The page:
Mask Mandate Bans in Five States Probed as Civil Rights Violations

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The Education Department has launched investigations into five states whose prohibitions on universal mask mandates in schools may run afoul of civil rights laws protecting students with disabilities, reports the New York Times. The department’s civil rights head wrote to state education leaders in Iowa, Oklahoma, South Carolina, Tennessee, and Utah, notifying them that the department’s Office for Civil Rights would determine whether the prohibitions are restricting access for students who are protected under federal law from discrimination based on their disabilities, and are entitled to a free appropriate public education.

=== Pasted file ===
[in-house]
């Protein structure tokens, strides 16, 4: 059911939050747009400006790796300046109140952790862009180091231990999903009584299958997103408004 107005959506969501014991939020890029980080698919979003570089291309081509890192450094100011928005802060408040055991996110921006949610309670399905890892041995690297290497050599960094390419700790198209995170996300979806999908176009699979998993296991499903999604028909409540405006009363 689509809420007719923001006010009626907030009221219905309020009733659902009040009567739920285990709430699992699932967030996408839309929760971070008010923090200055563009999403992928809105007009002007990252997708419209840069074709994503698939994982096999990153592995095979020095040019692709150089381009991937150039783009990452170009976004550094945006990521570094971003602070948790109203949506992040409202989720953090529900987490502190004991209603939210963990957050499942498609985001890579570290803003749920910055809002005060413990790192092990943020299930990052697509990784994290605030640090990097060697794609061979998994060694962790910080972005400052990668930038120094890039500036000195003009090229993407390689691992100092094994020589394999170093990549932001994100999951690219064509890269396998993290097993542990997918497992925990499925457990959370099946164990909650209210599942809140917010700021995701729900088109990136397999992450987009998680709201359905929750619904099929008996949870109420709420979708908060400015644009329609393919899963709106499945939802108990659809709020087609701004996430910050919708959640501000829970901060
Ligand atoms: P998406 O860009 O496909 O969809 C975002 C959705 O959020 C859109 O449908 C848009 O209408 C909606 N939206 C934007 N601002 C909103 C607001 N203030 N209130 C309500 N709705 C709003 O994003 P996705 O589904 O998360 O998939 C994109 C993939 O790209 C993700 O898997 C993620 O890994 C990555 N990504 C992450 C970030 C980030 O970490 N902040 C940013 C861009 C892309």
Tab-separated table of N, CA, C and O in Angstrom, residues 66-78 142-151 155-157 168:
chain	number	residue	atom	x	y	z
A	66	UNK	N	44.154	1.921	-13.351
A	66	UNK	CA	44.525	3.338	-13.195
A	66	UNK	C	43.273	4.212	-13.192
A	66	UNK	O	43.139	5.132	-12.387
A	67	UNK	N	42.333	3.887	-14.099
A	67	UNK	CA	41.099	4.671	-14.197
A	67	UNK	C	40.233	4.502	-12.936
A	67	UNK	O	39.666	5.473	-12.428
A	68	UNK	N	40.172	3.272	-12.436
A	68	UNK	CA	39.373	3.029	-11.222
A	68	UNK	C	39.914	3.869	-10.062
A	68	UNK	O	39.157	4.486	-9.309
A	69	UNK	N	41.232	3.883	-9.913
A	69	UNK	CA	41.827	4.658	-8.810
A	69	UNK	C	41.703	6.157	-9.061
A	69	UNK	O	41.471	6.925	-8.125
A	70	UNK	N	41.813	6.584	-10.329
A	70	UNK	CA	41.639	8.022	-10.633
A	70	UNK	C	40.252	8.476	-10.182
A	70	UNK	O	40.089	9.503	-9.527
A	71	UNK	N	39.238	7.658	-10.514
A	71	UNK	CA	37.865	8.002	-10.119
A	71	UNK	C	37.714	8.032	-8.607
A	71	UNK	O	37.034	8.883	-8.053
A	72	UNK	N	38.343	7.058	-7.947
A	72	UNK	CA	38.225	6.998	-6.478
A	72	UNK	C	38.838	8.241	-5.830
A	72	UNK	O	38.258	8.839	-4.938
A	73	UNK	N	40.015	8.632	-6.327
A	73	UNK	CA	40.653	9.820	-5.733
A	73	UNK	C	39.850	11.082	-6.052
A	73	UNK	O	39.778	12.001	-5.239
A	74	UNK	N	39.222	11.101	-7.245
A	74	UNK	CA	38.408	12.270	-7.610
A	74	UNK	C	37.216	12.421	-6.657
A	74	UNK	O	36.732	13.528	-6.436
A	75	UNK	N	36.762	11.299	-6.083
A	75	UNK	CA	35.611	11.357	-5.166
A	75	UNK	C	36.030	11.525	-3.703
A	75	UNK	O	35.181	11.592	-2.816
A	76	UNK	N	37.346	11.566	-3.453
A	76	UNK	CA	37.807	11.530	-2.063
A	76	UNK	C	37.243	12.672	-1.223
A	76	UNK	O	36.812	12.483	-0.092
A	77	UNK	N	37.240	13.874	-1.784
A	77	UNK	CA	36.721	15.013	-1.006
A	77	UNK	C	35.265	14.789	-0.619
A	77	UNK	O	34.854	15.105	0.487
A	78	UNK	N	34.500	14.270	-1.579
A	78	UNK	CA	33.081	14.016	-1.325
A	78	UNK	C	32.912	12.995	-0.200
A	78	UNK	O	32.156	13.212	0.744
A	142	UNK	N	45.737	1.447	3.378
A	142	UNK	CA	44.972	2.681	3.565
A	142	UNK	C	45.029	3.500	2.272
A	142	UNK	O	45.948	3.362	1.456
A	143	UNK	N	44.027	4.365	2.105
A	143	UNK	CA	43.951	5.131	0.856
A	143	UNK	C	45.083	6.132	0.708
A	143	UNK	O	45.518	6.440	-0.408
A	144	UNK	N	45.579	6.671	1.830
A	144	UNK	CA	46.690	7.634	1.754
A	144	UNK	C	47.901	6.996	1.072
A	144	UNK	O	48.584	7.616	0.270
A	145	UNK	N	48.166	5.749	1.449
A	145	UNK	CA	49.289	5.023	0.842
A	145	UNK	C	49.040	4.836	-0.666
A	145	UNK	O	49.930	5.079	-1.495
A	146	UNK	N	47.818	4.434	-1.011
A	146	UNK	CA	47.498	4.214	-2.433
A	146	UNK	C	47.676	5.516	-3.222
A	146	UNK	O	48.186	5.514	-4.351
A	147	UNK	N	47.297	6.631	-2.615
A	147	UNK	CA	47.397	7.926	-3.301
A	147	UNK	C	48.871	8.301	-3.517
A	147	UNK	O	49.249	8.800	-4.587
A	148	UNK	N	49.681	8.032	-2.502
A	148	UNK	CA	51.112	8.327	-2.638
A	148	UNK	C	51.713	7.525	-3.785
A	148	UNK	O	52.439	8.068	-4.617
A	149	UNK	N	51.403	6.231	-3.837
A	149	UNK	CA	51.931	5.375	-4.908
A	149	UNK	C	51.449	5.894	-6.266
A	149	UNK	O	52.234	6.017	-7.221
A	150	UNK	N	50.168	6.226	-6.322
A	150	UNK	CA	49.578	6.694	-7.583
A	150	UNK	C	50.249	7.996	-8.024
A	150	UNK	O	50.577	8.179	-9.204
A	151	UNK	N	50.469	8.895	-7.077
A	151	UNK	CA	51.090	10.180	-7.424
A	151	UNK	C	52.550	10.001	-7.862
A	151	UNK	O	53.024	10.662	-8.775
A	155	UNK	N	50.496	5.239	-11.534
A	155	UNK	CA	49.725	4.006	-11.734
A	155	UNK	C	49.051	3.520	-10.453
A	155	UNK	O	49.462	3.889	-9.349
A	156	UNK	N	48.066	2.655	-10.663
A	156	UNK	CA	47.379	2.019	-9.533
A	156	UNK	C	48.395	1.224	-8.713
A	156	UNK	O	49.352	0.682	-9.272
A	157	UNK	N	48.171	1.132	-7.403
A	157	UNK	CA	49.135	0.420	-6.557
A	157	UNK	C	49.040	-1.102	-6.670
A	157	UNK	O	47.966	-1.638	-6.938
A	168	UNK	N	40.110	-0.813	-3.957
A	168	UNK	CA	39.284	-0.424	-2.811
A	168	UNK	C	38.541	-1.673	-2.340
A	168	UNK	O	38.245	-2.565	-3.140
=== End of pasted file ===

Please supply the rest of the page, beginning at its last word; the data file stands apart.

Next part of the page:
The department will specifically look at whether the state bans violate Section 504 of the Rehabilitation Act of 1973, which includes “the right of students with disabilities to receive their education in the regular educational environment, alongside their peers without disabilities, to the maximum extent appropriate to their needs.” It will also look at whether statewide prohibitions violate Title II of the Americans with Disabilities Act of 1990, which prohibits disability discrimination by public entities, including public education systems and institutions. The department said it has not opened investigations in Florida, Texas, Arkansas, or Arizona because those states’ bans on universal indoor masking are not being enforced in schools due to litigation or other state action.

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